Only someone who has never witnessed first-hand the plight of a developing nation would dispute the effectiveness of carbon credits. According to a report by the UN-REDD Programme, deforestation and degradation of forestlands account for more than 20% of worldwide greenhouse gas emissions, second only to the transport sector. Forest communities that lack an alternative source of income are forced to decimate the surrounding environment and wildlife to make a living. But what if they were empowered to conserve forests instead of destroy them?

Community members fetching water from the Sasenyi Rock Catchment after the official opening of the rock catchment

Community members fetching water from the Sasenyi Rock Catchment after its official opening

The Wildlife Works REDD+ Carbon Project in Kasigau, Kenya, exemplifies the role that carbon credits play in combating global warming and ensuring a safer existence for humans, wildlife, and the land that they both inhabit.

A view of Mt. Kasigau which is the main landmark feature in our REDD Project Area

The Sasenyi Rock Catchment

A view of Mt. Kasigau which is the main landmark feature in our REDD Project Area

A view of Mt. Kasigau, the main landmark in our REDD Project Area

Wildlife Works protects over 500,000 acres of forested land in the Kasigau Corridor. If left unprotected, this region would become deforested in less than 30 years. Prior to Wildlife Works’ presence in the area, the community relied heavily on unsustainable exploitation of the land for its livelihood. Logging, charcoal burning and clearing of forestland for tilling were common practice. With the emergence of WW and the subsequent placement of a majority of the property under the Wildlife Works Carbon Trust, the community has continued to reap benefits from their land in a more profitable and sustainable manner.

 Laurian Lenjo, the Community Relations Officer with members of community during the official opening of the Ngangu Water Project in Mwatate Location

Laurian Lenjo, the Community Relations Officer, with community members during the official opening of the Ngangu Water Project in Mwatate

One of the longest surviving chiefs in the area, Pascal Kizaka, claims that the Wildlife Works REDD Project has played a major role in the survival of forests around the Kasigau Corridor.

“I am a first-hand witness of the benefits that placing our land under the REDD+ Project has brought my community. Our children are going to schools built from carbon credits, our women are fetching water from water tanks funded through the sale of carbon credits and our older sons and daughters have been employed by the organization,” Chief Kizaka says.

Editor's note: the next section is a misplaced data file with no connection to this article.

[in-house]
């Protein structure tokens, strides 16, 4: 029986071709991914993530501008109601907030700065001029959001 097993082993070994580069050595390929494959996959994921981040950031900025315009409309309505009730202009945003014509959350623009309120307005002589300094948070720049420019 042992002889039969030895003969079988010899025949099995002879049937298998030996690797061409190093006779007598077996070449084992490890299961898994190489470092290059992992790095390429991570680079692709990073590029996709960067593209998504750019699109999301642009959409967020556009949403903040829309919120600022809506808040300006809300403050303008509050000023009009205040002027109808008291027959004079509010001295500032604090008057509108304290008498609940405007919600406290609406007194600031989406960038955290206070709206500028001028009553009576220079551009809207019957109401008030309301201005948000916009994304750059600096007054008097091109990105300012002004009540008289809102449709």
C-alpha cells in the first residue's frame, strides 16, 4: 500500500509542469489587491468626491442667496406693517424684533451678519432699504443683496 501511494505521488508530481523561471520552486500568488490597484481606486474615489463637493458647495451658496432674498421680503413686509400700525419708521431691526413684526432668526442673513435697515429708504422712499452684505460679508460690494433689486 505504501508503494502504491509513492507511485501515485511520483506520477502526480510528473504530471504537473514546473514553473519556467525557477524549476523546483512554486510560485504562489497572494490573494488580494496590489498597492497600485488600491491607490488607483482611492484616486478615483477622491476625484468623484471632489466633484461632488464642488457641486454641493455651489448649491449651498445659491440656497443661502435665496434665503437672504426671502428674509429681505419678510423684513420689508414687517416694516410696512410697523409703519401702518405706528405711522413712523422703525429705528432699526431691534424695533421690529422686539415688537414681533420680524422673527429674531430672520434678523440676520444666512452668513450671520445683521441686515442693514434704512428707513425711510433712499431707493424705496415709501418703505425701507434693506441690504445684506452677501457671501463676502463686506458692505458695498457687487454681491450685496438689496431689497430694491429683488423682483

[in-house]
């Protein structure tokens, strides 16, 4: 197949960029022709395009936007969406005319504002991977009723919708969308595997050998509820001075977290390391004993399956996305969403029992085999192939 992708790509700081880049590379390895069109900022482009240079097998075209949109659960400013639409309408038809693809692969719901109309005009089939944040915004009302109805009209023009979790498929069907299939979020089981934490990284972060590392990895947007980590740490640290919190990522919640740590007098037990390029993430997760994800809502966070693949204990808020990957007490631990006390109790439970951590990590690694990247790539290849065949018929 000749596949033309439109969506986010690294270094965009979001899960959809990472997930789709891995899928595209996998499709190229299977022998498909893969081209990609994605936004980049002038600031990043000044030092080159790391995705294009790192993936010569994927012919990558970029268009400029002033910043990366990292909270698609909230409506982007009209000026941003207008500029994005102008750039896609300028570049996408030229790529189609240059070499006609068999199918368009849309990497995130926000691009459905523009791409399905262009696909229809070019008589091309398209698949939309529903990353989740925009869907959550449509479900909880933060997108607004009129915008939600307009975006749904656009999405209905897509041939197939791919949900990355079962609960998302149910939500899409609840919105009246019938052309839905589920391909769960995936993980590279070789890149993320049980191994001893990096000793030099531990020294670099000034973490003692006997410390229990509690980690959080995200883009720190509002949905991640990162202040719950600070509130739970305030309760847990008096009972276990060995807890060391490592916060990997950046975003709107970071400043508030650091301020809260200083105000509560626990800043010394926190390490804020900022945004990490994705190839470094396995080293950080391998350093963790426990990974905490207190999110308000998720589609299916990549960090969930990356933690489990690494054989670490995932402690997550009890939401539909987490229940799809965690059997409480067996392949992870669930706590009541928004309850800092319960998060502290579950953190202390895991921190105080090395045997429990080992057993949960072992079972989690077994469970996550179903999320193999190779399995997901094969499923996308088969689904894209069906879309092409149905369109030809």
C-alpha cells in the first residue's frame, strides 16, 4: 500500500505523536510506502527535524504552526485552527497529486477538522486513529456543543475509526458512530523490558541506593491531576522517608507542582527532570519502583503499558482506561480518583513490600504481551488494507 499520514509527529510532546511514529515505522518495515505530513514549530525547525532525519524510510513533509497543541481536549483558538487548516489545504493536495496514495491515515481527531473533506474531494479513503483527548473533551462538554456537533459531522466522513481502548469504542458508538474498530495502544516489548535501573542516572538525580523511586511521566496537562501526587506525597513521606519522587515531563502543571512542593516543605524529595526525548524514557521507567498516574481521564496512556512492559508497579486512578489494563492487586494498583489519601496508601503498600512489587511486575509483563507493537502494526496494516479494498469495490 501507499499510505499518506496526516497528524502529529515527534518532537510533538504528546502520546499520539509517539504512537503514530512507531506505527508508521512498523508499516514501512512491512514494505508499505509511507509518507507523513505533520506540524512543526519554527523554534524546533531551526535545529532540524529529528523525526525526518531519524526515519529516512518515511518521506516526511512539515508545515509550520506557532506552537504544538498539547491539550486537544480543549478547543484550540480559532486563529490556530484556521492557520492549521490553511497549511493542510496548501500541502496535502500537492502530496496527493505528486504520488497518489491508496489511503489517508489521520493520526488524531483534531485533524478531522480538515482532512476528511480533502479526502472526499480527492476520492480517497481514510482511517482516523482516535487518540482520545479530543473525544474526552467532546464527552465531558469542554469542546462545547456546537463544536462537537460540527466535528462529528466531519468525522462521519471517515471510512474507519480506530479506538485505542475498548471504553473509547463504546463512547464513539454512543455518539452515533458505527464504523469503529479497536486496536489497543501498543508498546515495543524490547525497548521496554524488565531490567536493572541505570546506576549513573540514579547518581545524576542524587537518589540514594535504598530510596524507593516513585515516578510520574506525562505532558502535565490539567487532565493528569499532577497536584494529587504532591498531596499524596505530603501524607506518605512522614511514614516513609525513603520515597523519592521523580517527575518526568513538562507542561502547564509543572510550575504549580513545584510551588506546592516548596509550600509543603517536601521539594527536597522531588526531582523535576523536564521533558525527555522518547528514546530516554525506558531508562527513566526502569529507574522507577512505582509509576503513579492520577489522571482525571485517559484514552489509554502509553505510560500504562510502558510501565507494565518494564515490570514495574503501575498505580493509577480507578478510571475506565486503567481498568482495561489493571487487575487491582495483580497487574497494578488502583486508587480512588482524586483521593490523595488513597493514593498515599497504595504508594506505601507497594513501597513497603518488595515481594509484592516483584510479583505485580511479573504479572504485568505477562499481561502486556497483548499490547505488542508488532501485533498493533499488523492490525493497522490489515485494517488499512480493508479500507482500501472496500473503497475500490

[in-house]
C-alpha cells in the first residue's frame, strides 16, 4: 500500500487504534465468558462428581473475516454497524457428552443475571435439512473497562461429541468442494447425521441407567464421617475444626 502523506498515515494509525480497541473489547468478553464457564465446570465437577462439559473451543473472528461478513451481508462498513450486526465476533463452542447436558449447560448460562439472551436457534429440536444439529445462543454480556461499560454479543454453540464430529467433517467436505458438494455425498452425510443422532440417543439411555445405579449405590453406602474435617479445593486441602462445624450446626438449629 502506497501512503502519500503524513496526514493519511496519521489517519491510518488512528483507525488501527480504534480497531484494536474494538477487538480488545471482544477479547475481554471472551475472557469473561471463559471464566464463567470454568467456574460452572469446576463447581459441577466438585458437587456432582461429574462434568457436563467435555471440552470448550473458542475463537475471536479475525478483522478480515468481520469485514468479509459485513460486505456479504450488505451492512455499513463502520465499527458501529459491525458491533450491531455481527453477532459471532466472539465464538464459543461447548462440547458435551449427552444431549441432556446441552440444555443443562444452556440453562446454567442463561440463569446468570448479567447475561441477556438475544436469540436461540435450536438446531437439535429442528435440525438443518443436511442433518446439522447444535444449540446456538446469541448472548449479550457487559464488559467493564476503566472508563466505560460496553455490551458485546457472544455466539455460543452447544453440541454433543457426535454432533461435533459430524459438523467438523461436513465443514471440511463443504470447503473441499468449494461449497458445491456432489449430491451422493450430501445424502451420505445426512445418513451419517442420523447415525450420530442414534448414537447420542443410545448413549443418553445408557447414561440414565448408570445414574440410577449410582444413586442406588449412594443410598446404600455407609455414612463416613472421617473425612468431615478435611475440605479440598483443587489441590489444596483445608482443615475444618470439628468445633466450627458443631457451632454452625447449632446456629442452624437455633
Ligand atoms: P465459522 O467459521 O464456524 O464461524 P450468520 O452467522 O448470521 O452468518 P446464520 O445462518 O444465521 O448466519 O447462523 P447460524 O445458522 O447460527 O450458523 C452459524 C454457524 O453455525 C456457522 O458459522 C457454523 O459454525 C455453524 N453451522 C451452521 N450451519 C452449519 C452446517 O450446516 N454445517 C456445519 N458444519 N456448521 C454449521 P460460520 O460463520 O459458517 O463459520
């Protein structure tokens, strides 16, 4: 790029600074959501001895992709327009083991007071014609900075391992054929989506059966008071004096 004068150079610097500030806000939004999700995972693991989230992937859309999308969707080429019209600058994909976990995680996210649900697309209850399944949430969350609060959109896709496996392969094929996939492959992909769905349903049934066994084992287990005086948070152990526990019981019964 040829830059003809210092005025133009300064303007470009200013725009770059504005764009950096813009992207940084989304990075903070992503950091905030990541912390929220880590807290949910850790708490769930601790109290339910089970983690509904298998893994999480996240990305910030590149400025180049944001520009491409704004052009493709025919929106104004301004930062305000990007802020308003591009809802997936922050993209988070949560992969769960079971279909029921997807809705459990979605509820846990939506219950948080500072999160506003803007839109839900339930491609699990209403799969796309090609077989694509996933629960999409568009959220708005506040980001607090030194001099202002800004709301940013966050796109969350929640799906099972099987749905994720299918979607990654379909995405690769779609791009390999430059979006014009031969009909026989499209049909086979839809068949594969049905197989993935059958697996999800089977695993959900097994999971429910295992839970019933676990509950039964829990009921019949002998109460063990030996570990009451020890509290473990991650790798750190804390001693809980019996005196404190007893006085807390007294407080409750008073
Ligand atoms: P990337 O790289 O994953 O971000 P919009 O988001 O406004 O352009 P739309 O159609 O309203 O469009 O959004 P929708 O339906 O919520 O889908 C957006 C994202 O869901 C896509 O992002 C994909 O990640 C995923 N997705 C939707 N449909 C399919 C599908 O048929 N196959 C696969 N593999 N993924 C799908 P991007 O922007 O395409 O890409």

Girls from Kajire Secondary School Performing a traditional folk song during the official opening of Mchang’a Preschool in Sagalla location

Girls from Kajire Secondary School Performing a traditional folk song during the official opening of Mchang’a Preschool in Sagalla

Thanks to carbon credits, the Kasigau Community has become a model of accomplishment, not only to the threatened landscape in Africa but also to the rare wildlife that inhabits it. The project effectively secures a migration corridor for wildlife roaming between the Tsavo East and the Tsavo West National Park.

The Makwasinyi Water Tank in Kasigau Location

The Makwasinyi Water Tank in Kasigau

Laurian Lenjo and Joseph Mwakima handing a school fees cheque to a pupil and his parent in Mackinnon Location

Laurian Lenjo and Joseph Mwakima handing a school fees check to a pupil and parent in Mackinnon

A third of all the proceeds from the sale of carbon credits harvested in the project area directly benefit the community, which decides how the proceeds will be used. They invest in community infrastructure such as building of schools, hospitals, water tanks and allocation of scholarships to disadvantaged children in the community.

In the past year alone, the community has used proceeds from carbon credits to fund more than 1,000 students to pursue secondary and post-secondary education, construct classrooms in more than 10 schools and develop other community projects.

Additionally, the Wildlife Works REDD Project provides both direct and indirect employment to the community, thus helping to alleviate the main cause of forest degradation: poverty. Young adults around the project area have been employed as wildlife rangers, agriculturalists, seamstresses, and drivers and in various other activities in and around the project area.

Pupils at Mwakasinyi Primary School reading in a classroom constructed through funding from the sale of carbon credits

Pupils at Mwakasinyi Primary School reading in a classroom constructed through funding from the sale of carbon credits

The United Nations Environmental Programme REDD team recently came to Wildlife Works for a site visit and left us with these encouraging words: